The Sharing Economy can inadvertently create a market incentive for people to buy things they wouldn’t have bought otherwise, with the intent of earning back their money by lending it out. This can range from an apartment that’s just out of their price range — to be subsidized with Airbnb rentals — to a car loaned expressly for the purpose of being a Lyft or Uber rider.
Recently, Lyft has been encouraging drivers to sign on to their “Lyft Plus” program, in which they can take out a loan on a “premium” Ford Explorer, presumably so they can earn “premium” fares when they pick up customers. Notice that the landing page is written, not with with the driver in mind, but the customer:
Lyft, which once marketed itself as the “community-based” alternative to Uber, seems to be increasingly concerned with presenting an up-scale, high-class marketing image. Lyft Plus isn't about neighbors giving rides to each other. Rather, it's encouraging its drivers to go into debt on a brand-new car — even while the legality of its service continues to come under fire.
4. “Business” accounts should not be allowed in the peer-to-peer marketplace.
My response to the “renting isn’t sharing” argument was always, “But I’m not renting! We have an airbed for guests — a literal airbed! — and we treat them just like Couchsurfers!”
In my view, Couchsurfing had jumped the shark (a sentiment shared by many users), and I was receiving several requests per day, often from users who had no experience with the site and could hardly be considered part of the “community”. Airbnb served as a kind of filter that weeded out flakes and freeloaders, and allowed guests who were unable to find hosts via Couchsurfing (too male, not single enough) to pay for a similar arrangement.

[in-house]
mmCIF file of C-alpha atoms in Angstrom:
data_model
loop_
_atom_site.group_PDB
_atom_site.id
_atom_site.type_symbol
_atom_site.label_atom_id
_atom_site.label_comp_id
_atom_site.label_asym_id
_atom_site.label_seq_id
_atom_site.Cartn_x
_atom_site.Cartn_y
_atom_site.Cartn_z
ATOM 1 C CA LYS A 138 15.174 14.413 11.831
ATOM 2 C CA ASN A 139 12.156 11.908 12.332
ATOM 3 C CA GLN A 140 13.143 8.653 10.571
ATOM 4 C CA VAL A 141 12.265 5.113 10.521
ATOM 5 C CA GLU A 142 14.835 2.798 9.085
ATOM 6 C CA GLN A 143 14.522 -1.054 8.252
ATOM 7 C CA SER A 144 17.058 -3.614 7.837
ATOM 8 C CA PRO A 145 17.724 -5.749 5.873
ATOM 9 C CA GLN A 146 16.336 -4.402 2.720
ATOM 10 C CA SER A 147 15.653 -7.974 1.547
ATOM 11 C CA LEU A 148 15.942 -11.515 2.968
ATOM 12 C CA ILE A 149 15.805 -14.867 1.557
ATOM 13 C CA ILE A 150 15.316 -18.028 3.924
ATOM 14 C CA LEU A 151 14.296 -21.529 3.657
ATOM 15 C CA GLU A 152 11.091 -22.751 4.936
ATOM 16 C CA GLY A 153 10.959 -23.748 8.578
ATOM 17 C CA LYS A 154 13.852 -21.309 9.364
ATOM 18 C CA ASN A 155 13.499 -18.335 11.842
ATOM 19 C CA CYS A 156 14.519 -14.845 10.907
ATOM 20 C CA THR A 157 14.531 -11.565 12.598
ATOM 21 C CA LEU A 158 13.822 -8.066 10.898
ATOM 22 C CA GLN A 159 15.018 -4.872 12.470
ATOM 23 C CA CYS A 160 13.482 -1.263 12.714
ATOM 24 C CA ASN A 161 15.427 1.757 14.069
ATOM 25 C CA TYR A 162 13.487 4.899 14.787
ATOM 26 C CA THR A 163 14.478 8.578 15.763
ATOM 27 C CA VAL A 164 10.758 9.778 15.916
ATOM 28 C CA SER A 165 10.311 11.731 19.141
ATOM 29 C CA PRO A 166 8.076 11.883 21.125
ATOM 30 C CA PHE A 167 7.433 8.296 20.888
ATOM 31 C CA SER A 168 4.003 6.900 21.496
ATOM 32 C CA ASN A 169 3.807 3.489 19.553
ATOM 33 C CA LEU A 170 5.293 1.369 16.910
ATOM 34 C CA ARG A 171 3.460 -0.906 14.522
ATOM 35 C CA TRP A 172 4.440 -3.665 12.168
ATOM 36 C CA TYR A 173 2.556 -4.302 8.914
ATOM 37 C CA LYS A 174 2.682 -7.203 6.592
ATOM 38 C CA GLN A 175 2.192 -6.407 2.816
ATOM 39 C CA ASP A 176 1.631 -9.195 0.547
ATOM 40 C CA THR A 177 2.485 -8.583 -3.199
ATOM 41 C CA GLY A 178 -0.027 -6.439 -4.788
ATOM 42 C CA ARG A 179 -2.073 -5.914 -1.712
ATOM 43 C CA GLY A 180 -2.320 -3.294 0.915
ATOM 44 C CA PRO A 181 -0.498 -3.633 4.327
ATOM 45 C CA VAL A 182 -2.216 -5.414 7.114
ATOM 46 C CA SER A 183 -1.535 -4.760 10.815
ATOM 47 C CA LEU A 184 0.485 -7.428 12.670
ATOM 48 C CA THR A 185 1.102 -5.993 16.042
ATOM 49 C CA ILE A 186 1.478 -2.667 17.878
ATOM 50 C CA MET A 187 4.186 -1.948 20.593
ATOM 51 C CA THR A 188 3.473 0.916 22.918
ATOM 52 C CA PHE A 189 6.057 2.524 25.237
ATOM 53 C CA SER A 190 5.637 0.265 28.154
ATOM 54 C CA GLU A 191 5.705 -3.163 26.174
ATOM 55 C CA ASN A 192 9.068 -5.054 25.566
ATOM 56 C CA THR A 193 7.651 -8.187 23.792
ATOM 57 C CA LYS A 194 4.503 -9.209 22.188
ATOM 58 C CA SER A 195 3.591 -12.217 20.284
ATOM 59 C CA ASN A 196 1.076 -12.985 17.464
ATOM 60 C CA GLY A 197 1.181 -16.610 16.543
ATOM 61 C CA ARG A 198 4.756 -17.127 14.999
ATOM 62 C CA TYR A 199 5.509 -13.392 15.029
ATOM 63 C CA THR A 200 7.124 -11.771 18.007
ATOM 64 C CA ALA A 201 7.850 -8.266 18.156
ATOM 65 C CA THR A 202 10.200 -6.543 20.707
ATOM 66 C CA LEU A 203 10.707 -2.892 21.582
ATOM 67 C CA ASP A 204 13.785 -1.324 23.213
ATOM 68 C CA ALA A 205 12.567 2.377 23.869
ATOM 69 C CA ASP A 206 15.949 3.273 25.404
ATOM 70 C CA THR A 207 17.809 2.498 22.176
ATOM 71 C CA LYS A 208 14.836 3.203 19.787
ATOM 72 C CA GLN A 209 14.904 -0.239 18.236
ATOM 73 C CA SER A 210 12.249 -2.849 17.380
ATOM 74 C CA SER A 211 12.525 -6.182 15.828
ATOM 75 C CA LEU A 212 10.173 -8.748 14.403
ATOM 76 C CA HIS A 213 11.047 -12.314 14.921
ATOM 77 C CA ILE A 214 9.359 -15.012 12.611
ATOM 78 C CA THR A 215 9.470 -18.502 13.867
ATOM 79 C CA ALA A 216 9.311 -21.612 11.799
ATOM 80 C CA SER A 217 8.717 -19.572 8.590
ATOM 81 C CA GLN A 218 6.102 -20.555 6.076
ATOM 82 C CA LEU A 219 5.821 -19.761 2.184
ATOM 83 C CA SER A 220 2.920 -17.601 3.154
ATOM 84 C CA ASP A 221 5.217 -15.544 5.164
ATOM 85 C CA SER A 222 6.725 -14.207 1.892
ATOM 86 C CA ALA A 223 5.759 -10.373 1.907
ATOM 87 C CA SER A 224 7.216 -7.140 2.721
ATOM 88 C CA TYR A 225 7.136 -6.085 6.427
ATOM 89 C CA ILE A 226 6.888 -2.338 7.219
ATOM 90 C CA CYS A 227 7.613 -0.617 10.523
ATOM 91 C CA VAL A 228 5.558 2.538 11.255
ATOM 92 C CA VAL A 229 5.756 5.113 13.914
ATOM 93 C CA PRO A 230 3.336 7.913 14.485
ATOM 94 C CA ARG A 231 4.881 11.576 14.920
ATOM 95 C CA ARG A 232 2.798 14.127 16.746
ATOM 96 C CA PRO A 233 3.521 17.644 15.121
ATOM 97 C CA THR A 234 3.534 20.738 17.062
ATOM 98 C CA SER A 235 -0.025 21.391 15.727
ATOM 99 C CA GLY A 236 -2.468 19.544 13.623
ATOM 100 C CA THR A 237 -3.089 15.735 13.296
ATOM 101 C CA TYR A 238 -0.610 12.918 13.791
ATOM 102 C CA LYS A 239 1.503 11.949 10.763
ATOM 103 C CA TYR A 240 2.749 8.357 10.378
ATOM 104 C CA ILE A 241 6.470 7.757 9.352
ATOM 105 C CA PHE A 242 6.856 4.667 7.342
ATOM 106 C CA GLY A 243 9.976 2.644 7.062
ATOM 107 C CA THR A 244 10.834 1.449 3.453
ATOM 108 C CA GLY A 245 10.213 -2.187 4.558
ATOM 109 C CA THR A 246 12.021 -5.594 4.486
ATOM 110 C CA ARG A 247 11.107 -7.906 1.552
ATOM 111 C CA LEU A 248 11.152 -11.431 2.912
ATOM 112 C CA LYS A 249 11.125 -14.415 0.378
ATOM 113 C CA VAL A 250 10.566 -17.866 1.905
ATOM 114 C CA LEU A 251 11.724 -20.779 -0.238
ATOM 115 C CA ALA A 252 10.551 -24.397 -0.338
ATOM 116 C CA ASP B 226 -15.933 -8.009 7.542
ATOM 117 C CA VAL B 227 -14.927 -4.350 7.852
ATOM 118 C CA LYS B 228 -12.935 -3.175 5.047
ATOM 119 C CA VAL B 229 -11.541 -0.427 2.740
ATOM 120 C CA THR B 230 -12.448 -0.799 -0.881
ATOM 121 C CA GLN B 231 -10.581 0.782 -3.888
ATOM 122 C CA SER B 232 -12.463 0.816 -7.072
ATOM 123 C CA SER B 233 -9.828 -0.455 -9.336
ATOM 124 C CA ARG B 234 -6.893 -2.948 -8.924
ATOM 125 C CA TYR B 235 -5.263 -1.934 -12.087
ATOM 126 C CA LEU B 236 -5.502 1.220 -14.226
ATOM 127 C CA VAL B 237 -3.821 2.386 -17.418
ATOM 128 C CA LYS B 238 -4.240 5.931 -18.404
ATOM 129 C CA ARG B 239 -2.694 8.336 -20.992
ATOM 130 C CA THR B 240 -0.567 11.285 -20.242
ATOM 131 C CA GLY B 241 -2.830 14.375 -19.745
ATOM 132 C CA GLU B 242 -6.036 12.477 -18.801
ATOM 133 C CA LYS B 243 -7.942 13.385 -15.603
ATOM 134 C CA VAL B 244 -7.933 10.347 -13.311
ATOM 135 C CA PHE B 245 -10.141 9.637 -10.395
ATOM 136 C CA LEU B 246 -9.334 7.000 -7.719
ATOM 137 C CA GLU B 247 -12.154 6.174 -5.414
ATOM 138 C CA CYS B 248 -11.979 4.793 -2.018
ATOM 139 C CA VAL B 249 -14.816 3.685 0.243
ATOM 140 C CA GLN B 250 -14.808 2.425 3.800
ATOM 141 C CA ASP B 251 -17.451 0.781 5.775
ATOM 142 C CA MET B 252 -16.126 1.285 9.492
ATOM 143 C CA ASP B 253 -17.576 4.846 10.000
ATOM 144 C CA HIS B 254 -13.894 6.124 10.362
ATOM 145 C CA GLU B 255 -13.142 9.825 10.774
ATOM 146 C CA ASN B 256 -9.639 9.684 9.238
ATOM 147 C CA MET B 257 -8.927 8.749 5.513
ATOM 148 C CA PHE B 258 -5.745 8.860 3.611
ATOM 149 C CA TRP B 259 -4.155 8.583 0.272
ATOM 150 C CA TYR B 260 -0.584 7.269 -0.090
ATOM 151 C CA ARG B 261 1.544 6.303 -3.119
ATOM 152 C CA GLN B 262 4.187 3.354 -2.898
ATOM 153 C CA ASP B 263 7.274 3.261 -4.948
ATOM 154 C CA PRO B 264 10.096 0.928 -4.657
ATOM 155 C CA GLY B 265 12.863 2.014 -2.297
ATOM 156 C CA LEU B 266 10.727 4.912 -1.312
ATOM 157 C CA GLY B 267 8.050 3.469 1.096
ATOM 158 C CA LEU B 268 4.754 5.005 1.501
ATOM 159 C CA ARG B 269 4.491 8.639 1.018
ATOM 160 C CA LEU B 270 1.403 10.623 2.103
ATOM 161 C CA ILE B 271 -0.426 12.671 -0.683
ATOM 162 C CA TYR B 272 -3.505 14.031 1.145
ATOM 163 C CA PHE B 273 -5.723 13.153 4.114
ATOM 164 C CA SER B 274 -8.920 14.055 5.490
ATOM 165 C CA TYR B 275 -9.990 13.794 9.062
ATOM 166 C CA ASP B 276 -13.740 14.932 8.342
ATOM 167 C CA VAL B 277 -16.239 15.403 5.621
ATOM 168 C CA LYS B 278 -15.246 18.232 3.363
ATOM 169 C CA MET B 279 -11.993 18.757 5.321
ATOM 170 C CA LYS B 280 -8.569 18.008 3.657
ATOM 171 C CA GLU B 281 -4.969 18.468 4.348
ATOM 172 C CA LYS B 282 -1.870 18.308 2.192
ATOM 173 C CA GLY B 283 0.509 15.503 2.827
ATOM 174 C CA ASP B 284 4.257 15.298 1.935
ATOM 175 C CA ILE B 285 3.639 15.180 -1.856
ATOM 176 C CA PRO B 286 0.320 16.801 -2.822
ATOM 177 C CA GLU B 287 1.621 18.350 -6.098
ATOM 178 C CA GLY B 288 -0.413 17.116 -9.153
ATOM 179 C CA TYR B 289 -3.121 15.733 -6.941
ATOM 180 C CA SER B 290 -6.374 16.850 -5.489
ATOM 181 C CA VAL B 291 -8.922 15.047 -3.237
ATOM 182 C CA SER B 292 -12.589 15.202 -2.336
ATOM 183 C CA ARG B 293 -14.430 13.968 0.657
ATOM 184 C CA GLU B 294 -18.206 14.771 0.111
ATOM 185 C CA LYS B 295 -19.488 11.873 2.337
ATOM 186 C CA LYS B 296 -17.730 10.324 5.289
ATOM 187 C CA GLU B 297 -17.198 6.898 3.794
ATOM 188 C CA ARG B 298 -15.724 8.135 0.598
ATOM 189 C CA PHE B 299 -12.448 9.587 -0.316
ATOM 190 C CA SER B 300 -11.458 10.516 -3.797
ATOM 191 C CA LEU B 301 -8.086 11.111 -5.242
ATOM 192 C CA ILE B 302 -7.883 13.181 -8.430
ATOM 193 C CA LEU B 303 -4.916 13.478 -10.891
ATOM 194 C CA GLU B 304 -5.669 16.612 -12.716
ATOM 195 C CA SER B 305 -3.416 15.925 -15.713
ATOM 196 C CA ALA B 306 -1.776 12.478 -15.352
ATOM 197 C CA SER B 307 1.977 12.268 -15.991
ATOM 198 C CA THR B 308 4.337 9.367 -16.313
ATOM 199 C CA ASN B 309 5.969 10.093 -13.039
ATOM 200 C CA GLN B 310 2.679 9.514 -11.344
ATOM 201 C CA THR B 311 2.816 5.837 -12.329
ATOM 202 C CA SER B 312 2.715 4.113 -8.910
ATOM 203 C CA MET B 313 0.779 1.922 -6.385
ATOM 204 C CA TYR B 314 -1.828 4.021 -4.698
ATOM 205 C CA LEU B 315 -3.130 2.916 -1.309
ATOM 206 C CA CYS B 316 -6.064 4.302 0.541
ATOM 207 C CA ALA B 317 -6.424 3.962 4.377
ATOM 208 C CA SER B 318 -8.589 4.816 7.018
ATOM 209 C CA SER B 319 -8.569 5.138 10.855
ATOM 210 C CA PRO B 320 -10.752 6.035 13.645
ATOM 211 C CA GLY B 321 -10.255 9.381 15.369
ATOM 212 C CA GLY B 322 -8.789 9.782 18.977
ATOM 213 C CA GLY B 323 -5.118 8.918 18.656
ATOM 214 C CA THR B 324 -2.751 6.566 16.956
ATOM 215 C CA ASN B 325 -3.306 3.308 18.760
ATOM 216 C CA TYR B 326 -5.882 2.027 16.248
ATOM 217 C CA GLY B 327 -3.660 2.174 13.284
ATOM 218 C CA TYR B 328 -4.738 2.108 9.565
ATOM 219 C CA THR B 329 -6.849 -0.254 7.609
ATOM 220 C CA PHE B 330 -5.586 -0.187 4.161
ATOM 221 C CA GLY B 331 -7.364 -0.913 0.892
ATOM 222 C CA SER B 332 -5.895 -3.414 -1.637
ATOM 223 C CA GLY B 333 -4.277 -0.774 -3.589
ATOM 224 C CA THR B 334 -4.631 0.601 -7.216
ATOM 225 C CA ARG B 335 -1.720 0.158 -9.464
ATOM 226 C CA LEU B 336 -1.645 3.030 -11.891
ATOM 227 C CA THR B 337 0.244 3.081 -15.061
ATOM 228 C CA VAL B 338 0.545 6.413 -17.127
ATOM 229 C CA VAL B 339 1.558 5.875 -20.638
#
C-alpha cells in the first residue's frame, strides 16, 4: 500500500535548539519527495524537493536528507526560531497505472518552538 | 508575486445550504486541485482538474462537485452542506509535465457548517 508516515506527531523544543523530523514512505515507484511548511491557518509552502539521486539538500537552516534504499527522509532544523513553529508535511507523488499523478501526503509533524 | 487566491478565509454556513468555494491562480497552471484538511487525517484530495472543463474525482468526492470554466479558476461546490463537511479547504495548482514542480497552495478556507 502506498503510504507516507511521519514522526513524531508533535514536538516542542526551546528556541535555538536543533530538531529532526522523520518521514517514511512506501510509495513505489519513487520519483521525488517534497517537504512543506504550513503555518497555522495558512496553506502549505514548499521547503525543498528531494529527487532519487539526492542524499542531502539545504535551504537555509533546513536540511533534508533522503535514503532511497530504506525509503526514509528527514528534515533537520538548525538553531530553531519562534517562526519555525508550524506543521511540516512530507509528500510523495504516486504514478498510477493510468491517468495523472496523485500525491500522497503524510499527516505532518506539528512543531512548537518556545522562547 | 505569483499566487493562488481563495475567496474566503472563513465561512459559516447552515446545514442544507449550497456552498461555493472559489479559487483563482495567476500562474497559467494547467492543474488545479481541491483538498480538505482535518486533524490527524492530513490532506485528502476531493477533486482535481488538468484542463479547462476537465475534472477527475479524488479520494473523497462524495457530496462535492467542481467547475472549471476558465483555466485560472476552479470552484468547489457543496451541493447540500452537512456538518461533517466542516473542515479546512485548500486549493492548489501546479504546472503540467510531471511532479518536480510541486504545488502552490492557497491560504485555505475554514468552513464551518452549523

But what was true in my case simply doesn’t apply to the vast majority of hosts. Tom Slee has an in-depth analysis showing that as few as 1.4% of listings are for “shared rooms”, and that "44% of Airbnb’s business comes from hosts with more than one listing.”
This suggests that the majority of users are not just “regular people” renting out a room, but are either renting out entire apartments in order to make a profit — such as this host who slept in his office rather than “share" his apartment with guests — or are illegally renting out multiple properties at a nightly rate. The problem is not that Airbnb set out to monetize Couchsurfing -- which itself was probably inevitable -- but that is hasn’t done enough to curb these kinds of listings.
5. The Sharing Economy must focus on opportunity and equality.
My early enthusiasm over the Sharing Economy revolved around the notion that “anyone” could be a micro-entrepreneur. Online storefronts like Zaarly and Vayable allowed people to offer truly customized services, from personal yoga instruction to neighborhood tours.
But recent studies suggest that racial discrimination is rampant among sharing services, that user ratings are essentially useless (because most listings are ranked at 4.5 to 5), and that these job prospects do not offer a leg up to underprivileged users.
If Sharing Economy services want to remain relevant, then they have no choice but to adhere to the initial promise of “neighbors helping neighbors” — or they risk exacerbating the inequalities inherent in our society. Do we really want a world where Lyft and Uber drivers inhabit a separate class from those who hire them? Where college grads compete for the chance to do grocery shopping for hire?
My enthusiasm for the underlying ideals of the Sharing Economy continues. Unfortunately, few of the platforms currently available align with those values.
It will take a passionate and committed resistance to bring them back in line.